Denver -- Amid a rush of new services and technology to
support them at last week's Society of Cable Telecommunications Engineers Cable-Tec Expo
here was a strong resurgence of cable-delivered telephony -- both cable- and packet-based.

Cox Communications Inc. took the biggest validating leap,
agreeing last Tuesday to spend $100 million in an exclusive, five-year contract with Antec
Corp. for its "Cornerstone" cable-phone gear.

Alex Best, senior vice president of engineering for Cox,
reiterated the MSO's bullishness on cable telephony during a panel session here last
Wednesday, saying that Cox will use the Antec gear in eight of its nine metro clusters.

Specifically, watch for Cox to serve up cable-phone service
in Orange County, Calif.; New England; San Diego; Phoenix; Hampton Roads, Va.; New
Orleans; Omaha, Neb.; and Oklahoma City.

Best said the deployments will happen because 83 percent of
Cox's subscribers are located in the MSO's nine system clusters, and most of those systems
will be upgraded for two-way capabilities and expanded bandwidth by the end of this year.

Cox is deploying all three new service types -- digital
video, high-speed data and cable telephony -- and Best ranked the services in that order
in terms of ease of deployment.

"Telephony -- that's not for the faint of heart,"
he admitted. "It's a little more difficult, and it helps if you already have
[telephone] switches. Powering is an issue, and agreements with telcos are an issue."

But the payoff, in terms of penetration and revenue, seems
to be worth it, Best said. "We spend about $200 per home passed to upgrade our
network, and we felt that we could get the greatest return on that investment if we
leveraged our network to provide all of the services that were economically feasible --
and circuit-switched telephony is certainly one of those," he said.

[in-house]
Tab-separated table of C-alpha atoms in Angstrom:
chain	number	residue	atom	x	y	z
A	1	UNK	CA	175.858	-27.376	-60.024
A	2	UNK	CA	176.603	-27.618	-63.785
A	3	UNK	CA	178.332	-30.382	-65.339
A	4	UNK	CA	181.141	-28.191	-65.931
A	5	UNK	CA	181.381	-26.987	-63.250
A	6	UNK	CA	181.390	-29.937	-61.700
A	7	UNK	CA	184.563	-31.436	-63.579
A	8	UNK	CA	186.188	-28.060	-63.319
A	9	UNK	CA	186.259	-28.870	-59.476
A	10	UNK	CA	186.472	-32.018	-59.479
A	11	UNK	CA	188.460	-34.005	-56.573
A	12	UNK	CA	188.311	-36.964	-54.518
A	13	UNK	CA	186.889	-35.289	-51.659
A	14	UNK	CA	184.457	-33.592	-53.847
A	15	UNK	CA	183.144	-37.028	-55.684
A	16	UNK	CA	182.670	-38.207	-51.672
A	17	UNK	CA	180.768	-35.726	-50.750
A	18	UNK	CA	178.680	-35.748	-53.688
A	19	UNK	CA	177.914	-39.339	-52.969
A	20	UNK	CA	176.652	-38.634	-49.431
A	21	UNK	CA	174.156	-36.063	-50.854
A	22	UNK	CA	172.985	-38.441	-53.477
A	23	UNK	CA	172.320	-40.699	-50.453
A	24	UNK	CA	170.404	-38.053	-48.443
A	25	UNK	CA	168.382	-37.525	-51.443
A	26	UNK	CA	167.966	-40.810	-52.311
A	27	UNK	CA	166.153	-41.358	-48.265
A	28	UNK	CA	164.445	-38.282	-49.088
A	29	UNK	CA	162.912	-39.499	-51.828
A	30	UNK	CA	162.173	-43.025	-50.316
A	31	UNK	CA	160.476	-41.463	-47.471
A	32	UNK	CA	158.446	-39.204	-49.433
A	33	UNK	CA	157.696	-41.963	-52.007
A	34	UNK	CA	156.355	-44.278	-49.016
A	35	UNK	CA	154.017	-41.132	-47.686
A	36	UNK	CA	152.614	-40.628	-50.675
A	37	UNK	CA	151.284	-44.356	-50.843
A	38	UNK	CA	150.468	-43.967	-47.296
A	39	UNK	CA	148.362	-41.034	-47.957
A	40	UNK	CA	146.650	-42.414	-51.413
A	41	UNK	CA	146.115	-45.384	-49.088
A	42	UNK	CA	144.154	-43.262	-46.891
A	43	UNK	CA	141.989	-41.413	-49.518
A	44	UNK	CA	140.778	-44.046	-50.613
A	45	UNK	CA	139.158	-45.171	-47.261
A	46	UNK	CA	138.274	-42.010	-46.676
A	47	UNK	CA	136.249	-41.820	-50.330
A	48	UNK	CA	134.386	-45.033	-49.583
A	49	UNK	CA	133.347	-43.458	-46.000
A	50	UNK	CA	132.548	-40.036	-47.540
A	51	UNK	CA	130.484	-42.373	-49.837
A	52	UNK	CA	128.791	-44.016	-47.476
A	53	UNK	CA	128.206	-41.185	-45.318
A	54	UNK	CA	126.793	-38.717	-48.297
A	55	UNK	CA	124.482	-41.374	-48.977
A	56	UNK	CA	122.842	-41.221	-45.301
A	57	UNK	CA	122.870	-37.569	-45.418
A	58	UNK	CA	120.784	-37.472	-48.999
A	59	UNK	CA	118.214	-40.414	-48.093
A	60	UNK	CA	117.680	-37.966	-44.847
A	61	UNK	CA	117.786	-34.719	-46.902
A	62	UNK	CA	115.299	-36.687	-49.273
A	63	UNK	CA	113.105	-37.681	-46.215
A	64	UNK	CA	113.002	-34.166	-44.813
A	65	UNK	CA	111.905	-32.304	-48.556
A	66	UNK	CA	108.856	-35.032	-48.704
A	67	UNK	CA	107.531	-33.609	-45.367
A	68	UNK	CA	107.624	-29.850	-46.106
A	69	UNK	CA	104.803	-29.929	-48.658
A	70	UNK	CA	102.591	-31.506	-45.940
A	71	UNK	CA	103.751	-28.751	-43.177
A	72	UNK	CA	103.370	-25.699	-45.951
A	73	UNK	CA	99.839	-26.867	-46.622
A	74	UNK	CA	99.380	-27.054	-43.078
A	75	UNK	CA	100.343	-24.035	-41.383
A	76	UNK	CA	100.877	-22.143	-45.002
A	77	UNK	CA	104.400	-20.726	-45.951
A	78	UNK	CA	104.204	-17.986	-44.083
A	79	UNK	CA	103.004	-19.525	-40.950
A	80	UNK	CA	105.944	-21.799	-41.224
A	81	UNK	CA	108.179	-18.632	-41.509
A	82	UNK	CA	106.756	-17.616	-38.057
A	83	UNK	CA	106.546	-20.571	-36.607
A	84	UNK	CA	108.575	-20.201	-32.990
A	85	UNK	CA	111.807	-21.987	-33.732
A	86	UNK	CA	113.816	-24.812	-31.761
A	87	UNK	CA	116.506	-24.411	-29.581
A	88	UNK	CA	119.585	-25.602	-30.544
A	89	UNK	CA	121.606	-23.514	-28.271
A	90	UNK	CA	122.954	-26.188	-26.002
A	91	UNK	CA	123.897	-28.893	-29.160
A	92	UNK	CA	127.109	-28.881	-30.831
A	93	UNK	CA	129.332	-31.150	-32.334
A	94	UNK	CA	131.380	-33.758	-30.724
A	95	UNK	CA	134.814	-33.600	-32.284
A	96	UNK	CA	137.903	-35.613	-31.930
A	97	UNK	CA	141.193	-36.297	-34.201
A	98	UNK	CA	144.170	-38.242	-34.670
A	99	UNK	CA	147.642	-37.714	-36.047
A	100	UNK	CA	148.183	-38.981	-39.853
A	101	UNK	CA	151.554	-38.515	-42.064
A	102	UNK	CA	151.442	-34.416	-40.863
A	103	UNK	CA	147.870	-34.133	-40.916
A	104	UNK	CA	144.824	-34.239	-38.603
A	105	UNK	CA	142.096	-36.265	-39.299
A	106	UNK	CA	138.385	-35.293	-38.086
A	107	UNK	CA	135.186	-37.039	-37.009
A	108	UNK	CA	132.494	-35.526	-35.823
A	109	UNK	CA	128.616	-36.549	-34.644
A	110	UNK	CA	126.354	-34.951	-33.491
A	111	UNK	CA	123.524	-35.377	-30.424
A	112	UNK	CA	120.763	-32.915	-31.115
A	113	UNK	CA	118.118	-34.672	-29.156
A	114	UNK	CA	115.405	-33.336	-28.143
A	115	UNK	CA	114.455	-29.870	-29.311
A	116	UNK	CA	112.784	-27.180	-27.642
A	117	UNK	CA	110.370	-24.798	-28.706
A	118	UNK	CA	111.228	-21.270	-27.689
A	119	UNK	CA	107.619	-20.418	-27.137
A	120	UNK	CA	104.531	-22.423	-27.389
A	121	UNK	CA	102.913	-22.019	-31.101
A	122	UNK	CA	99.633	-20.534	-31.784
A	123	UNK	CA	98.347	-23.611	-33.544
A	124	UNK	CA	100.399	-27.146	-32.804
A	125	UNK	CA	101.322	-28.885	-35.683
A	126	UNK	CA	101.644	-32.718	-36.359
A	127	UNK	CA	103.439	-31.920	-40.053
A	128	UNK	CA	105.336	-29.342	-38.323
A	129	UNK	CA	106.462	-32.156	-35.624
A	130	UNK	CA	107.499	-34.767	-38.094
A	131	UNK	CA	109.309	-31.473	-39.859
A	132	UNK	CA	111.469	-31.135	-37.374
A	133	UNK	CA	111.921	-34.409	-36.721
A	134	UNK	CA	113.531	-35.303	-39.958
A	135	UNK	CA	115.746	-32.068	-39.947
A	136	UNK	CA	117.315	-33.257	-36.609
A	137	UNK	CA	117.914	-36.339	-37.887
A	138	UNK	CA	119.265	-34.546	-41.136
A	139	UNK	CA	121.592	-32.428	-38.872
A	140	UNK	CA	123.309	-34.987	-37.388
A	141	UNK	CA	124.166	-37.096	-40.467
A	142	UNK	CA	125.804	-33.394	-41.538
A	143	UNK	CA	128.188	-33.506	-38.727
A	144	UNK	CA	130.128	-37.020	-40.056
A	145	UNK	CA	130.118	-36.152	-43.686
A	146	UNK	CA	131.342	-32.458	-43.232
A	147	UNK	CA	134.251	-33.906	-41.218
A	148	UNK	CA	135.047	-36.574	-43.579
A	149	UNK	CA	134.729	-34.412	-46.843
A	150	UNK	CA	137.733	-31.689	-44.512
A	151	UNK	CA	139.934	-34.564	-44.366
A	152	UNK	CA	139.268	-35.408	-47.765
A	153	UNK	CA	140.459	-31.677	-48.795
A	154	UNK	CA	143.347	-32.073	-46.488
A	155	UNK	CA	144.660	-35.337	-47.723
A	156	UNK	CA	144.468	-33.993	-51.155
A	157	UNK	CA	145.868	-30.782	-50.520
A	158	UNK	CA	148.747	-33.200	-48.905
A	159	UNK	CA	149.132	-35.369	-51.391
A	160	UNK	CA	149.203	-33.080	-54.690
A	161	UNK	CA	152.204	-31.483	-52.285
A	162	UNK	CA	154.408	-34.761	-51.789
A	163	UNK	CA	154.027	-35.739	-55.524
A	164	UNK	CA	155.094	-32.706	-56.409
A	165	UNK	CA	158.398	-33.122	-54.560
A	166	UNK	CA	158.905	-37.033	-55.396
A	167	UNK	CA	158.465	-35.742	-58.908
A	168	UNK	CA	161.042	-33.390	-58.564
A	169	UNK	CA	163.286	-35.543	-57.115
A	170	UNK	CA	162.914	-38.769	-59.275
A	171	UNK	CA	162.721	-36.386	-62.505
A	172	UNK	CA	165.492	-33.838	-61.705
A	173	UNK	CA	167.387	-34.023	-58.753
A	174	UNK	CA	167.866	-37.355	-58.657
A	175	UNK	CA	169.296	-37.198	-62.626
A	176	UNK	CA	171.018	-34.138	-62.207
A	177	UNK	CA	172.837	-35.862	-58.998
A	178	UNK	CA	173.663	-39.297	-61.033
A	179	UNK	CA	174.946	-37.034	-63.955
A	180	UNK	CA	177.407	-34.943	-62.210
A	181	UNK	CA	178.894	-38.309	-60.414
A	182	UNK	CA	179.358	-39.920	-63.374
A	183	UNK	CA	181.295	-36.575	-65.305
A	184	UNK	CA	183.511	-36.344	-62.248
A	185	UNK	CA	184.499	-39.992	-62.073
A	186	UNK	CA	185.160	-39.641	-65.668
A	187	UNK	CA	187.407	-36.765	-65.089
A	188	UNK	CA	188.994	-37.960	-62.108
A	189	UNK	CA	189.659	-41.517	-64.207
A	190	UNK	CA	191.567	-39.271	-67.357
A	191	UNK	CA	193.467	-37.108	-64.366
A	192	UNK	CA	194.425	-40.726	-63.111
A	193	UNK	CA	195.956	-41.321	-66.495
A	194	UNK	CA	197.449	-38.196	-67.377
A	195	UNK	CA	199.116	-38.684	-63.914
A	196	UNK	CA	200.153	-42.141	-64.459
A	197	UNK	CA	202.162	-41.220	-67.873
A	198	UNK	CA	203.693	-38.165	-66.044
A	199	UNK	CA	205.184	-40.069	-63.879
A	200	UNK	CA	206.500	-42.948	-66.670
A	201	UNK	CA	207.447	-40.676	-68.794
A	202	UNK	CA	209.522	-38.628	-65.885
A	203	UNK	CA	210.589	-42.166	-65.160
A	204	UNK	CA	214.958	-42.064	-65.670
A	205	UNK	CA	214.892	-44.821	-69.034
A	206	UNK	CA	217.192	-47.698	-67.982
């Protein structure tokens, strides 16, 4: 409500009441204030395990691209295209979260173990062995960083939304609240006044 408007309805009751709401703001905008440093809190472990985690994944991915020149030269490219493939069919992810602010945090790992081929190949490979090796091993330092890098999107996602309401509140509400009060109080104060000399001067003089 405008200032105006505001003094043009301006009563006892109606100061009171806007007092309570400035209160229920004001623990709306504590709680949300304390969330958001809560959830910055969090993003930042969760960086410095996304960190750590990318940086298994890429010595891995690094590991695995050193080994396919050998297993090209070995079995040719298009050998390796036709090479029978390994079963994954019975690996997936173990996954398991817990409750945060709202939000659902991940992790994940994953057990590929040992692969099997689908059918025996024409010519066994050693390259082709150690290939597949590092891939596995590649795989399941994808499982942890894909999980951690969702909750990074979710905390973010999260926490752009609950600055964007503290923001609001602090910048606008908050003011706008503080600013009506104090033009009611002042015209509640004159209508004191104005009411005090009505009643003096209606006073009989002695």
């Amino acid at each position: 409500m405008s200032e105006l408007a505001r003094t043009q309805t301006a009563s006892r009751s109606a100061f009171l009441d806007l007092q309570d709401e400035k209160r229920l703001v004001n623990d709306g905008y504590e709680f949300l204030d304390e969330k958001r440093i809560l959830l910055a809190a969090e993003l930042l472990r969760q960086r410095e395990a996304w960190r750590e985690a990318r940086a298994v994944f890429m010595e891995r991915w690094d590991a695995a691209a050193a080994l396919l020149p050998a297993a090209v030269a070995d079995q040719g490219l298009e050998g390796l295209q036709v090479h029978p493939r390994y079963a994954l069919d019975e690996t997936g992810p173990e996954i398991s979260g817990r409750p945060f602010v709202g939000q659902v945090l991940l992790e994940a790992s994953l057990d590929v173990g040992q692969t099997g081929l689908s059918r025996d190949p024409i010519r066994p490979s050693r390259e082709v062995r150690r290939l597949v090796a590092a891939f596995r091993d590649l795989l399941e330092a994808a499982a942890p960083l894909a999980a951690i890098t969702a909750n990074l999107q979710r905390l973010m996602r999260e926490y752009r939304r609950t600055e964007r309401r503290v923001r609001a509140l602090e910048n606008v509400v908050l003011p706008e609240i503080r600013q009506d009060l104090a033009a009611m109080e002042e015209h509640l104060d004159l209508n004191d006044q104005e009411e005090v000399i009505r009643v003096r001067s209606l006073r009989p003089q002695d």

Notably, Best said, Cox anticipated a five-year time frame
before it would reach a telephony-penetration level of 20 percent -- and it then reached
that milestone after six months of offering phone service. "What we do know is that
an RBOC [regional Bell operating company] customer will switch to a cable operator's
telephone service," he said.

Antec executives called the five-year deal "the
largest deployment of the Cornerstone system to date."

Jack Bryant, president of Antec Network Systems, said Cox
is one of several top-10 MSOs with renewed interest in cable-telephone gear, and Antec was
able to use the two-year demand lull to hone its Cornerstone product to its current,
commercially viable state.

"We're on the fifth software release in two-and-a-half
years, and they're all feature enhancements," Bryant said, noting that a new
Cornerstone subscriber unit is now in the works for a fourth-quarter release that is
substantially smaller and that consumes less power than the existing unit.

Meanwhile, Tellabs Operations Inc. -- a pioneer in
cable-telephone gear -- last week signed Tekstar Cablevision, a regional MSO in Minnesota,
as a taker for its "Cablespan" equipment.

Tekstar, which serves about 16,000 homes in 30 communities,
will begin rolling out a bundled video and telephone service this fall, followed by data
services via a Tellabs add-in board next year, said Wayne Partington, group product
manager of broadband systems for Tellabs.

It is the industry's first combined phone/data deployment,
he said.

"Our customers are excited at the prospect of having a
choice of service provider for local telephone and data services," said David Pratt,
general manager of Tekstar.

Tellabs also snared a European cable-telephone nod last
week, when Dutch operator ZekaTel Multicommunnicatie bv agreed to deploy telephone
services over its cable systems using Cablespan gear.

The initial Cablespan deployment is under way in de
Banjard, Netherlands, executives said.

Plus, Philips Broadband Networks used last week's Expo to
unveil its new "Crystal Line" indoor subscriber-interface unit -- described by
executives as a drop-in, house-powered solution for operators that may not want to upgrade
network power or deal with installing power-passing taps.

The ISIUs cost "in the low $200s" for a two-line
unit, which accepts a coaxial-cable input and connects via RJ-11 to the in-home telephony
wiring. The unit comes with an optional module, "Crystal," which
enables 128-kilobit-per-second connections to the Internet "without the need for a
traditional cable modem," executives said.

ADC Telecommunications Inc. also touted its telephony gear
at the Expo, showing a new aspect of its "Homeworx" broadband-equipment line
that lets operators offer Internet-protocol phone and circuit-switched telephony at the
same time.

ADC executives said the new Homeworx setup lets operators
support an array of telephone and data services, including circuit-switched, 64-kbps and
IP phone, from the same loop-access system.

For the IP-phone portion, ADC linked with Lindon Corp.'s
LinkNet IP-telephony gateway, which serves as the interface to the
public-switched-telephone network.